Without a superhero candidate, this recall is about Newsom – press enterprise


In 2003, the last time California held a statewide recall election, the electorate’s imagination was captured by Hollywood mega-star Arnold Schwarzenegger. Gray Davis, the outgoing governor and a mere mortal, was up against the world’s greatest superhero and the reality was Davis didn’t have a chance to fight.

The race was not only covered by the Sacramento media body, it was covered by everyone: the state press, the entertainment press, the national press and the international press … everyone on the planet was loaning. watch out for this election.

In 2016, then-candidate Donald Trump brought much of the same frenzied energy to his campaign as one of network TV’s biggest stars. Hillary Clinton, a very unpopular and divisive figure, has been unable to keep up with Trump and his seemingly limitless ability to garner interest and attention.

In Gavin Newsom’s 2021 recall election, it looks like no larger-than-life character will be on the ballot to run against him.

People initially thought Caitlyn Jenner could be that candidate. So far it is not.

To date, 41 hopes have taken the ballot.

I mean… what’s that, an election day ballot or the Cheesecake Factory menu?

The list of aspirants includes YouTube personalities, billboard experts, reality TV stars, and even elected officials.

For celebrity value, the field includes Caitlyn Jenner and Steve Chavez Lodge, whose introduction requires you to know he’s the main press of “Real Housewives of Orange County” star Vicki Gunvalson.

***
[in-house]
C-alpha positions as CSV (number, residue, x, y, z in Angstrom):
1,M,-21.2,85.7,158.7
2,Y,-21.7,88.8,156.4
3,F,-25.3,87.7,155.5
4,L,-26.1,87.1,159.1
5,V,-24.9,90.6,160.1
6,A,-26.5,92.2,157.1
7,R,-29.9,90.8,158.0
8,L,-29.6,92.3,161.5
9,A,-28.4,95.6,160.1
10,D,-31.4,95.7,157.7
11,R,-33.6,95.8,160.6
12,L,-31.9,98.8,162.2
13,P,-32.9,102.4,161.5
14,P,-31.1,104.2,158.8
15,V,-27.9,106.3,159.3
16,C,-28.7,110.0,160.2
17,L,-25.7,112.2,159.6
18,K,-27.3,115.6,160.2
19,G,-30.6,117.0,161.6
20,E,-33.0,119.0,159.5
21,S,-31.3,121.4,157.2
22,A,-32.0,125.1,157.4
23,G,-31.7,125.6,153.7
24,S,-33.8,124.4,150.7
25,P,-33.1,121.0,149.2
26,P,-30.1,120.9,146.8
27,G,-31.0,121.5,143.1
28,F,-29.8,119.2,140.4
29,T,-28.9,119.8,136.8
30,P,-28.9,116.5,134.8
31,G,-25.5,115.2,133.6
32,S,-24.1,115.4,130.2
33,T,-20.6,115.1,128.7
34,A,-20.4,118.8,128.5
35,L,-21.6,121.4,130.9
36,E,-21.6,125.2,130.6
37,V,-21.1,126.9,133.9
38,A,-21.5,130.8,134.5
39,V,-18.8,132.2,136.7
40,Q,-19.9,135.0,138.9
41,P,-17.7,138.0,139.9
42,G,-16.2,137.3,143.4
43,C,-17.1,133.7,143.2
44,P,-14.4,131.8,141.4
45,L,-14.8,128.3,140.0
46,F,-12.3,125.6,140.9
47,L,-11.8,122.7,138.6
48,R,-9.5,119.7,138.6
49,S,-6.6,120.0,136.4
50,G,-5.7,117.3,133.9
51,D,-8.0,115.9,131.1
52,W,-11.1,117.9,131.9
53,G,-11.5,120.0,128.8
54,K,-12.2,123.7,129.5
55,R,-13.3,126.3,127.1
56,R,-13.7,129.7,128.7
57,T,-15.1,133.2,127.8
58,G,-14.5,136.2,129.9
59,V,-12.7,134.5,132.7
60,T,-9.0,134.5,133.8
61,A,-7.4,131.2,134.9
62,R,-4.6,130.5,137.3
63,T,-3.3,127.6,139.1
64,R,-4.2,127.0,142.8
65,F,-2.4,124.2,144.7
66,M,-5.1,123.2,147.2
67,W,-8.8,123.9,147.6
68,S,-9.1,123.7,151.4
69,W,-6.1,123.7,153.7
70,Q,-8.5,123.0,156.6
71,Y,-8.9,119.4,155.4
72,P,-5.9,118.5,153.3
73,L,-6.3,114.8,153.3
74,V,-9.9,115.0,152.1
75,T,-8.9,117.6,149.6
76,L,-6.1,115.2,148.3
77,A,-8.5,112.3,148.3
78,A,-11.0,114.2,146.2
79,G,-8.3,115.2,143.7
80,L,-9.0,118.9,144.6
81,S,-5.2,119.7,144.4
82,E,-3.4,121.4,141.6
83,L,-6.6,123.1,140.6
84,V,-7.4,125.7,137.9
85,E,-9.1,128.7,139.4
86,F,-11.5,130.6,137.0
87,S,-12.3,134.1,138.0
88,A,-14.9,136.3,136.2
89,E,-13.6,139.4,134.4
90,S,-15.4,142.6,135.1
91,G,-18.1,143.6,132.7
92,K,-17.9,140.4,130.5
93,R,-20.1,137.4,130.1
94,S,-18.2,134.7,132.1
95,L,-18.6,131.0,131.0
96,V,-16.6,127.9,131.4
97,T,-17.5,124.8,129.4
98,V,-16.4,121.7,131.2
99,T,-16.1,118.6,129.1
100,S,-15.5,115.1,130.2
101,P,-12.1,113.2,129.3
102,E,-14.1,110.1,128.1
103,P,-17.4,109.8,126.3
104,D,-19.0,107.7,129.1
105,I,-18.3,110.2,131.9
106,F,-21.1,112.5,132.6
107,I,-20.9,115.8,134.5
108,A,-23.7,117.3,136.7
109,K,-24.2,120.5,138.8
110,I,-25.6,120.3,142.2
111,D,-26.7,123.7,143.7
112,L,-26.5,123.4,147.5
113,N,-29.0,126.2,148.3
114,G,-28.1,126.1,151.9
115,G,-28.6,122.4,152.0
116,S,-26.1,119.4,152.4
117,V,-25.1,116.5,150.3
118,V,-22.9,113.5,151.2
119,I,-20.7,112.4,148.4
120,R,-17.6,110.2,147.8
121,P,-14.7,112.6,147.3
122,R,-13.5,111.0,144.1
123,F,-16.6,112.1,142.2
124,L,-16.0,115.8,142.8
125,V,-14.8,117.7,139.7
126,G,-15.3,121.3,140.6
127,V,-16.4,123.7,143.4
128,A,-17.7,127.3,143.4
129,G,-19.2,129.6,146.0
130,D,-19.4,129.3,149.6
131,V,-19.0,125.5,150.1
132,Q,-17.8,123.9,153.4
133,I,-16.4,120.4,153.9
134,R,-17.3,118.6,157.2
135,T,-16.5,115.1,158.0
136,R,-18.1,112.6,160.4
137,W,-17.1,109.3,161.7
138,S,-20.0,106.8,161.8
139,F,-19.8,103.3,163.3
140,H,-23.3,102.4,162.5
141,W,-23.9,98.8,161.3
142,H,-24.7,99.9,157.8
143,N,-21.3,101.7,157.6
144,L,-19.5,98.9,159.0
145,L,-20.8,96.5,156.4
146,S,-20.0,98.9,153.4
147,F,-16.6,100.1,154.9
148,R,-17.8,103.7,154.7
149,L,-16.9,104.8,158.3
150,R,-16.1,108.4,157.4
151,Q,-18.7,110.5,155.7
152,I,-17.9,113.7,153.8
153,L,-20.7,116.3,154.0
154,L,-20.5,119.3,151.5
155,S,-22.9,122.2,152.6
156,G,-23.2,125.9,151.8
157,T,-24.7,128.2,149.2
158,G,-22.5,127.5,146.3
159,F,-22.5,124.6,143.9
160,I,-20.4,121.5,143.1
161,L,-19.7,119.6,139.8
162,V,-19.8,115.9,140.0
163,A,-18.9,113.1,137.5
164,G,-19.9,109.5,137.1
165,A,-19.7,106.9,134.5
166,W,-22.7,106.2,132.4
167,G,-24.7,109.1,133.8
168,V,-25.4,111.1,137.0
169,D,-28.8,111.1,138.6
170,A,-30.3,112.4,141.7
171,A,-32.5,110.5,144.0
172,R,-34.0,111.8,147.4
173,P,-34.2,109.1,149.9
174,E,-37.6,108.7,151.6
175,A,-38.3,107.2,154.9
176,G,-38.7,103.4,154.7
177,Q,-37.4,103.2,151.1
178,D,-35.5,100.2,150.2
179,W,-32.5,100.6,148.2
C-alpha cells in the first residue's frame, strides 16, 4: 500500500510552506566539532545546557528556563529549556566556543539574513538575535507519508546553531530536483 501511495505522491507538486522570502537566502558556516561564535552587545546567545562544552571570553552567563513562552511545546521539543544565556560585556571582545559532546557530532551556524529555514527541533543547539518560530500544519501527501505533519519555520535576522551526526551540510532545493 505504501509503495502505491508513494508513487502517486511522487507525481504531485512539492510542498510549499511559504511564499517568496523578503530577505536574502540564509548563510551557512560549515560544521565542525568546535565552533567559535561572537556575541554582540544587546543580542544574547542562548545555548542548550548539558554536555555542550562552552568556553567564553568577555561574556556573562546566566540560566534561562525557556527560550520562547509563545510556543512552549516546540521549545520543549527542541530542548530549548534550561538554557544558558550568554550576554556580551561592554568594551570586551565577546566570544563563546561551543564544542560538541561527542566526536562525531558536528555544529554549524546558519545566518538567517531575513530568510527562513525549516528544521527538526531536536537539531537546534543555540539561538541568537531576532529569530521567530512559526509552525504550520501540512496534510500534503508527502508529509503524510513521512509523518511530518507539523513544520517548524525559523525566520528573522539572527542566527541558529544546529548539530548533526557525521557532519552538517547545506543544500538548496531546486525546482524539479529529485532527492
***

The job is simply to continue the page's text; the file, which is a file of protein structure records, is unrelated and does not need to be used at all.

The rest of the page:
So far, Caitlyn Jenner has been running a California-style political campaign: she’s in Australia filming a reality show.

Candidate Kevin Paffrath is a YouTube star who wants California to build underground highways.

Candidate Angelyne is an aging pin-up who wants the government to designate an official Bubble Bath Day.

How could we get these two to debate?

Candidate Jacqueline McGowan, 46, Democrat, is a former stockbroker turned advocate for cannabis policy reform. It would reduce pot taxes and push communities to open their doors for more legal pot sales. She is expected to be successful, assuming her supporters remember what day they are supposed to vote and where.

Basically no one knows who is running against Newsom. And that’s kind of the point.

For months, many voters said that literally anyone would be better off. Now let’s find out if this is really true.

Conventional wisdom would have it favor Newsom. However, the current scenario might in fact produce a dynamic that poses a unique threat to his power.

By having a multitude of candidates who all come to the table with their own fan base and constituency, and none really stand out from the pack, it will be much more difficult for Newsom to make the election about them.

In a sense, Newsom lacks the ability to run against an opponent, which makes him this election.

And that’s a problem.

Newsom is traveling the state to talk about California’s “roaring” economy and why we should “never bet against California.”

But most of us also have two eyes and two ears, and we see what’s going on around us. We see the homeless, we see crime, we see how much Sacramento comes out of our pockets, we see how much school closures and mask warrants have damaged California children.

If Newsom’s strategy to win the election is to convince us that all is well in California – and we have to thank him for that – he’s in trouble.

John Phillips can be heard weekdays from noon to 3 pm on “The John Phillips Show” on KABC / AM 790.

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